We demonstrate that testicular Sertoli cells protrude pseudopods to ingest both testis and retina-derived substrates implying thereby the implication of phagocytosis type I towards both substrate types. Phagocytosis by Sertoli cells of both testis- and retina- derived substrates is activated by the vitamin K-dependent factor, protein S, is associated with the phosphorylation of its tyrosine kinase receptor (Mertk) and results in the redistribution of myosin II which co-localises with phosphorylated Mertk on the site of phagocytes-substrates contact suggesting thereby an association between phagocytosis substrates, activated phagocytosis-mediated receptor (Mertk) and a motor (non-muscle myosin II) to drive substrate ingestion by Sertoli cells.

Although the physiological relevance of the vitamin K-dependent proteins Gas6- versus protein S-mediated phagocytosis by Sertoli cells is not clear, the production of both Gas6 and protein S by the testis and their seminiferous epithelium cycle stage-dependent expression suggests that Gas6 and protein S could both regulate Mertk-dependent phagocytosis by Sertoli cell. Our study establishes that on morphological and molecular levels, the recognition and the ingestion phagocytosis steps of phosphatidylserine-exposing substrates by Sertoli cells follow a similar pattern for both tissue specific and tissue non-specific substrates. However, retina but not testis ingested by Sertoli cells, were found inside double-membrane limited vacuoles, which further mature into single-membrane-limited autolysosome. In addition, we found a co-localisation of the autophagic membrane marker LC3 and rhodopsin in these vacuoles.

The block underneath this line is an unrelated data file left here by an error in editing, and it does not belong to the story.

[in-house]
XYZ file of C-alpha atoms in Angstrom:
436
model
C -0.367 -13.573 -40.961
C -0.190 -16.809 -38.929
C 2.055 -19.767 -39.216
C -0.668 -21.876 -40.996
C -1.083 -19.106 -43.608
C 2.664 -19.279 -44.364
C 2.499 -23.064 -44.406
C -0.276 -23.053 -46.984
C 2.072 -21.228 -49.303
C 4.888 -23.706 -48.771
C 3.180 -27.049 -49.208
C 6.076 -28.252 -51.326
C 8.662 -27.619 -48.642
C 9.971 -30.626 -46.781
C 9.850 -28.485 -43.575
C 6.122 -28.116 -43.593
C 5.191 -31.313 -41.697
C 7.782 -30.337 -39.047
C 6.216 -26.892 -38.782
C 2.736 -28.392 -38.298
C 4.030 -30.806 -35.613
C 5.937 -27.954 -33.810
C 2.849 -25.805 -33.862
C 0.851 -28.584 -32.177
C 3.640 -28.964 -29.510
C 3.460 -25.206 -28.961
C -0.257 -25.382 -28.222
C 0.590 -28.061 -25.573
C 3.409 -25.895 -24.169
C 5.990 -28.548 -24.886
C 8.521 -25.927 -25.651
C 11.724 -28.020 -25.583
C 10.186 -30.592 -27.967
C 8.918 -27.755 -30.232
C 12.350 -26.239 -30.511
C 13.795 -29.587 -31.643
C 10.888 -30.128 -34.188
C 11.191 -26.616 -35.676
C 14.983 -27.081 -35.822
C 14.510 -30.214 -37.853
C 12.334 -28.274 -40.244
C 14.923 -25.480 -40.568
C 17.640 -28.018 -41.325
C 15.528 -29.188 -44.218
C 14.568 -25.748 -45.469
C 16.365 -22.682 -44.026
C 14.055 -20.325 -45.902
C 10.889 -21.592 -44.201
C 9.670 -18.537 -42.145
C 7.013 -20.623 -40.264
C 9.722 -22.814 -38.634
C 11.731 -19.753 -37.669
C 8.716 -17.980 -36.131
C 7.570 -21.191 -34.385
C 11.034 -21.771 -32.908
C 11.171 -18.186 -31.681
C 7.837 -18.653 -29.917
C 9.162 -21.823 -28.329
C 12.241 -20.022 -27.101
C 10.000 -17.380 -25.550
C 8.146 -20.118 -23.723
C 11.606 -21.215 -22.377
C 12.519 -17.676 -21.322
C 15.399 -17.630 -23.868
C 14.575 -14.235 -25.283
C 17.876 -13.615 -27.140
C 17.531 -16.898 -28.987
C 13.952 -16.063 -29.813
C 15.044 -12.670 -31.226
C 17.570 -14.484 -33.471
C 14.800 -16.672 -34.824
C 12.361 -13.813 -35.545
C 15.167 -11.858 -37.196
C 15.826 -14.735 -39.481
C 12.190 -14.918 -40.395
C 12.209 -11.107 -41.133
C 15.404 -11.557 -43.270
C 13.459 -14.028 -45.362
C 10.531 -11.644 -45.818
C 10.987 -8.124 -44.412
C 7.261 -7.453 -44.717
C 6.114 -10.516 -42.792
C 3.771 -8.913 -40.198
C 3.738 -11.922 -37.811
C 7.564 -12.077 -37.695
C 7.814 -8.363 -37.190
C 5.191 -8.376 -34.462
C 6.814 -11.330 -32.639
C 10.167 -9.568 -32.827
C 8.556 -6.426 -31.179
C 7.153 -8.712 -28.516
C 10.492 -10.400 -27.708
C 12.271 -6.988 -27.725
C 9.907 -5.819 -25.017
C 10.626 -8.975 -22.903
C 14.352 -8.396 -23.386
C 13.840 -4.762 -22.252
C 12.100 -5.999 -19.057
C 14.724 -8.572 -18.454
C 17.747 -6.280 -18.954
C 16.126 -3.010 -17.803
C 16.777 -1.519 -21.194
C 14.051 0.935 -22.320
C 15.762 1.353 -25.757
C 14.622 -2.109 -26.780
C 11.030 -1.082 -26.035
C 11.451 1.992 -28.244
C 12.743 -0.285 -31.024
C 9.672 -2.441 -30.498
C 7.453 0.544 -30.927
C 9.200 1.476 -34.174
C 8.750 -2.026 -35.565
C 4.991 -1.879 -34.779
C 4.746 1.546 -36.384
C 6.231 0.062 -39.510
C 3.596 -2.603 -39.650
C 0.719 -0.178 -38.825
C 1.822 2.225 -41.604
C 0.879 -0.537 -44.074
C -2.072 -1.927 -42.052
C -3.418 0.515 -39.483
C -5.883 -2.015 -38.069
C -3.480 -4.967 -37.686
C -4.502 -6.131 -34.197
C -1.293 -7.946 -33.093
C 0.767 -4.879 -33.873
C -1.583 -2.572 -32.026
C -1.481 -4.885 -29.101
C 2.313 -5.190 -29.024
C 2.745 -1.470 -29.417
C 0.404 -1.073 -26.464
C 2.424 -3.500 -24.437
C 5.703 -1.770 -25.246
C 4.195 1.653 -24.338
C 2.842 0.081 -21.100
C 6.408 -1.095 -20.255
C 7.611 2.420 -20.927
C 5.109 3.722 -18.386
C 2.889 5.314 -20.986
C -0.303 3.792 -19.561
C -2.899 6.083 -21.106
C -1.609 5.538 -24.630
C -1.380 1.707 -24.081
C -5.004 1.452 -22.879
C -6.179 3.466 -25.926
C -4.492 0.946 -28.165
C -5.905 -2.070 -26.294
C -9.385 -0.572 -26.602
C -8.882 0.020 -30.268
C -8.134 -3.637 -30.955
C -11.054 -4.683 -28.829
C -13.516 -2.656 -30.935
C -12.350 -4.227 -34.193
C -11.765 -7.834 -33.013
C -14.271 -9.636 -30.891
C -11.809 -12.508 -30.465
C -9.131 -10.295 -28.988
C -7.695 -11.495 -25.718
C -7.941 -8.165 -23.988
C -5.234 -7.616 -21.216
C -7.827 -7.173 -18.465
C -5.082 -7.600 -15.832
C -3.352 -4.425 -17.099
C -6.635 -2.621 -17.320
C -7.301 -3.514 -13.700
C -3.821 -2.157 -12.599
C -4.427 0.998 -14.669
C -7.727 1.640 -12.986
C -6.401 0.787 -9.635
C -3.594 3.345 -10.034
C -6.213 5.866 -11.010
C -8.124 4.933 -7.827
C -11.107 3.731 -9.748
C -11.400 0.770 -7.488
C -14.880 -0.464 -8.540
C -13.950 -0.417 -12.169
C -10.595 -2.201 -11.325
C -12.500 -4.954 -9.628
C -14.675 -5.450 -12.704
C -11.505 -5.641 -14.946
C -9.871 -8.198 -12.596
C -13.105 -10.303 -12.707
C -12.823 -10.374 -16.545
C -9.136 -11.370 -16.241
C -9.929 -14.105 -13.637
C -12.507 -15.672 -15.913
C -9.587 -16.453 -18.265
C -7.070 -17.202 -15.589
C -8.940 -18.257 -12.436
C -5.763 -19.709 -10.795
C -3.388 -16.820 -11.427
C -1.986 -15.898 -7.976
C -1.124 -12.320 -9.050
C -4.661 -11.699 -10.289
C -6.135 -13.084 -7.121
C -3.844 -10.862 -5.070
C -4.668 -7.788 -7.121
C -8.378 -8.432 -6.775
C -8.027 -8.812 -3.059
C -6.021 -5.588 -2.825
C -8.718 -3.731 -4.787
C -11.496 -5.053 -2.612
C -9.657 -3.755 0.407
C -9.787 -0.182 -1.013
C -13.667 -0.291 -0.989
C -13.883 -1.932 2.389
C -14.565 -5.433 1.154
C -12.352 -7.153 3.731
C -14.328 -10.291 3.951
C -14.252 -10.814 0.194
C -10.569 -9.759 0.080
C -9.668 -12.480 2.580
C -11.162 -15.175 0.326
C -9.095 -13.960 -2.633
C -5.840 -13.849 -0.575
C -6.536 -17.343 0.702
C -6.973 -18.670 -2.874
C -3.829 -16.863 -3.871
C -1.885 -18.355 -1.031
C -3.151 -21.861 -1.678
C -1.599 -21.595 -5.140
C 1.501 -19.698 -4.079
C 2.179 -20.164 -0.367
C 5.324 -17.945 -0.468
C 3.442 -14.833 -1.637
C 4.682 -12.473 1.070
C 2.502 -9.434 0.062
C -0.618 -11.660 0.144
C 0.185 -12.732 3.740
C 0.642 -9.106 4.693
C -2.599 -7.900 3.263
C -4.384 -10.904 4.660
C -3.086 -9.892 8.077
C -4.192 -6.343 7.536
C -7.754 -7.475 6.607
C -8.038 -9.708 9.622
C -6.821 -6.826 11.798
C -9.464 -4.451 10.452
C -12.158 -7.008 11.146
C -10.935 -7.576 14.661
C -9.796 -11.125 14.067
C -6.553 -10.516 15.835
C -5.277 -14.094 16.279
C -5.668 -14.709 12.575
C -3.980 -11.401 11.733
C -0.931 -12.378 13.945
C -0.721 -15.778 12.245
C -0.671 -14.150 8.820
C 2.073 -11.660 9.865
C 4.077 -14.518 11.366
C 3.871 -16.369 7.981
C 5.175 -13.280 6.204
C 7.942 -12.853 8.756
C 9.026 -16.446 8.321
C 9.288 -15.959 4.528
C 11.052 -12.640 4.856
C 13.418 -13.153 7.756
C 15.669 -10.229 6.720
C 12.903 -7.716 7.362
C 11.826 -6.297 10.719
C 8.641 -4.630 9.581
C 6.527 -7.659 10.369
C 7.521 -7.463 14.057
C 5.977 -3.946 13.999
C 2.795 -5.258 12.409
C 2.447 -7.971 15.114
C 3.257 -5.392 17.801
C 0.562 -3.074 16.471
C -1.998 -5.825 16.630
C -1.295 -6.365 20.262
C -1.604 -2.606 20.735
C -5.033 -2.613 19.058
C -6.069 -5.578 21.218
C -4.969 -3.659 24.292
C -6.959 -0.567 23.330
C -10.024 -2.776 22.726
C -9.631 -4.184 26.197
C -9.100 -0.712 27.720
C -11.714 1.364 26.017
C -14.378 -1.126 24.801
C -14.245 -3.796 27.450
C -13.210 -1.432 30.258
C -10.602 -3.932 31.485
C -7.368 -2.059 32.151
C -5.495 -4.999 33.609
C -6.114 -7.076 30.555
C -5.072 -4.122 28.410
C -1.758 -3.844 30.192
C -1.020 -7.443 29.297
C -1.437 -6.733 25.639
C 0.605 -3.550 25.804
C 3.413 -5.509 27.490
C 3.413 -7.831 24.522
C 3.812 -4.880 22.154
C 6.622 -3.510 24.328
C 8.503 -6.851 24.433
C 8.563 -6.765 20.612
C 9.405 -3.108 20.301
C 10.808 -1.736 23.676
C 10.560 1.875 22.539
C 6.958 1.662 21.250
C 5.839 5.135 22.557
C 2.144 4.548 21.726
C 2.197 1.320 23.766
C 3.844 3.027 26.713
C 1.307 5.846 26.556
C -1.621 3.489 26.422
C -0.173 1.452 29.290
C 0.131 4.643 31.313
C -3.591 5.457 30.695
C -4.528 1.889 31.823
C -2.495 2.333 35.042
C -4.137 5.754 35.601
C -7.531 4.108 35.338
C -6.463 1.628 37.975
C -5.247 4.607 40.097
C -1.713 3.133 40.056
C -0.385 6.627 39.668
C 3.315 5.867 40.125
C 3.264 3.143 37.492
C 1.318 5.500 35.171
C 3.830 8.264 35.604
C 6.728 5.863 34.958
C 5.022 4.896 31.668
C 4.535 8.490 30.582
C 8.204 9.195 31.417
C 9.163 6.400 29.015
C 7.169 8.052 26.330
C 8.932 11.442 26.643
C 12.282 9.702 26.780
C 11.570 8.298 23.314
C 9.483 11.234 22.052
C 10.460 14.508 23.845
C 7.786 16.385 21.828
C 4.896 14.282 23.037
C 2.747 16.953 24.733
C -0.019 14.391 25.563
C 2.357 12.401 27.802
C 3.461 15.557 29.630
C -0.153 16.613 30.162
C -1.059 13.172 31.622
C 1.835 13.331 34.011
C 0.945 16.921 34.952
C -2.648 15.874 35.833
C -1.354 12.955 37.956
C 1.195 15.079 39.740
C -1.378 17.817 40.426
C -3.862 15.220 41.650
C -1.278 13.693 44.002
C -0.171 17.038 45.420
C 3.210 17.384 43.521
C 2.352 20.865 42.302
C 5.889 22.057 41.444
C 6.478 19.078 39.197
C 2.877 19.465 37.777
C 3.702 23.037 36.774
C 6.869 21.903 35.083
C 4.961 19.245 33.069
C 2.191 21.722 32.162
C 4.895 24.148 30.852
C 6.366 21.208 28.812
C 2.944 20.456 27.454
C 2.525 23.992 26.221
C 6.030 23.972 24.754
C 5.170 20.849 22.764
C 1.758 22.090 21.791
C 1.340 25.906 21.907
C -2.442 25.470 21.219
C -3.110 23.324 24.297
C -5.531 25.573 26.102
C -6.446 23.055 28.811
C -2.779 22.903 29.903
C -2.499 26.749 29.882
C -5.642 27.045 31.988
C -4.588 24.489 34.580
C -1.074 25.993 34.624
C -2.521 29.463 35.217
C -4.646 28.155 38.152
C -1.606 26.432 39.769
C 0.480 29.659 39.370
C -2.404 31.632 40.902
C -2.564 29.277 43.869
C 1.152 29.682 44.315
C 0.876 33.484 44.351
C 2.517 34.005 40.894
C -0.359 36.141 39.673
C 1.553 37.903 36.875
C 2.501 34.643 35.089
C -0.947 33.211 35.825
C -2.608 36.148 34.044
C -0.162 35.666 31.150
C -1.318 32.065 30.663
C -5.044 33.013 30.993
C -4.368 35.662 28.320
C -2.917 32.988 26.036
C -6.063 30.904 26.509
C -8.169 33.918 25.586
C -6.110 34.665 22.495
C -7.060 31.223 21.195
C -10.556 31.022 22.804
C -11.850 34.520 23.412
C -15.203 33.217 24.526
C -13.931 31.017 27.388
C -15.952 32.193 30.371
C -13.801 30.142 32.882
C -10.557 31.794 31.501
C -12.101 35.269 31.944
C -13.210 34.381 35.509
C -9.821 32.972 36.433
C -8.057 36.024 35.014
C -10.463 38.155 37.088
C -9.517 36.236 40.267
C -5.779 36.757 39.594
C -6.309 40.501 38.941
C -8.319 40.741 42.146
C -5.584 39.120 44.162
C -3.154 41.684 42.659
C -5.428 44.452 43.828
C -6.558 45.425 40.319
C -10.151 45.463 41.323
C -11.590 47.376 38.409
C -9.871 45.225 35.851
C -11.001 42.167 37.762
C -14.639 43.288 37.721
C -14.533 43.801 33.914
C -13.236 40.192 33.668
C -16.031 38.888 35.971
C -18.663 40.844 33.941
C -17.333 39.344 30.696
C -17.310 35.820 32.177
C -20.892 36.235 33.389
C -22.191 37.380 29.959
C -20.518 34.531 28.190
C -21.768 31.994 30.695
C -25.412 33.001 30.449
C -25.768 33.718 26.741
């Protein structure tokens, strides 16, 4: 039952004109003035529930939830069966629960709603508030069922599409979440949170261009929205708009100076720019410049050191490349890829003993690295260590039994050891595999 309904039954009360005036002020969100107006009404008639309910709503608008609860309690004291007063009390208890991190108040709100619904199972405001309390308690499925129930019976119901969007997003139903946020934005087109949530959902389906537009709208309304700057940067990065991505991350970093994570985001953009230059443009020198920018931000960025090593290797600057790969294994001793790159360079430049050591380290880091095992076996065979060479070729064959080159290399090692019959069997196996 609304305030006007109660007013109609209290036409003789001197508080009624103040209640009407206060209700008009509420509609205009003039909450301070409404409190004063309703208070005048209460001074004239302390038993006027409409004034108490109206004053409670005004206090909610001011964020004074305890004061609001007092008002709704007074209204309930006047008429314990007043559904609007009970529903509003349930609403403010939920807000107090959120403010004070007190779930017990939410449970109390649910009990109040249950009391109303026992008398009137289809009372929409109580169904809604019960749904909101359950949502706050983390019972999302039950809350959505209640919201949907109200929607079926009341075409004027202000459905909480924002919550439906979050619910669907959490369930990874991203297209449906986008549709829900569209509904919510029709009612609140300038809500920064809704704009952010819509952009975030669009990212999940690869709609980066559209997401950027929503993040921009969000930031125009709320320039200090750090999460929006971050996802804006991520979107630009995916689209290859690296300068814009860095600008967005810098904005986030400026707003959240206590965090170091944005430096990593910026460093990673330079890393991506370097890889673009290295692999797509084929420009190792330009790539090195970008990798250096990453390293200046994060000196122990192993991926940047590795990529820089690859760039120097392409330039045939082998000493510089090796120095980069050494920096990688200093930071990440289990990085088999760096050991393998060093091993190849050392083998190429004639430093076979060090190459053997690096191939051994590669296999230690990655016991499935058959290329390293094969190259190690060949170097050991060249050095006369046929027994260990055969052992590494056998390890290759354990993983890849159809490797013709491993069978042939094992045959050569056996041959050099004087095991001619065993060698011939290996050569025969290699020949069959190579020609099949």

Altogether, our study underlines that the nature of phagocytosis substrates is a major factor that should be taken into account for the study of phagocytosis machinery by non-professional phagocytes. Therefore, the conclusions drawn from previous studies should be reconsidered on the light of our findings. Moreover, our electron microscopy observations revealed that activation of autophagy following Sertoli cell cultures exposure to ROS did not lead to Sertoli cell death, suggesting thereby that it rather represents a cell survival mechanism similar to that triggered following Sertoli cell exposure to toxic substrates.

The overlap between phagocytosis and autophagy we discovered is a novel property that may be of major importance for a better understanding of fundamentals of apoptotic substrates clearance in healthy and diseased states. The research that was conducted during the Marie Curie fellowship is of major importance in elucidating the role of the vitamin K-dependent factor, protein S, in regulation phagocytosis of apoptotic cells. Dr Marina Yefimova research work on phagocytosis will hopefully lead, in few years, to the development of novel therapies aiming at an effective targeting of pathologies associated with a defect of phagocytosis. A defect in phagocytosis is associated with retina degeneration and blindness, neurodegenerative diseases and infertility which are major health problem in Europe. These health problems are worsening as the European population is ageing. Additionally, as the population is ageing, the use of anti-coagulant (anti-vitamin K also termed AVK) is rapidly increasing.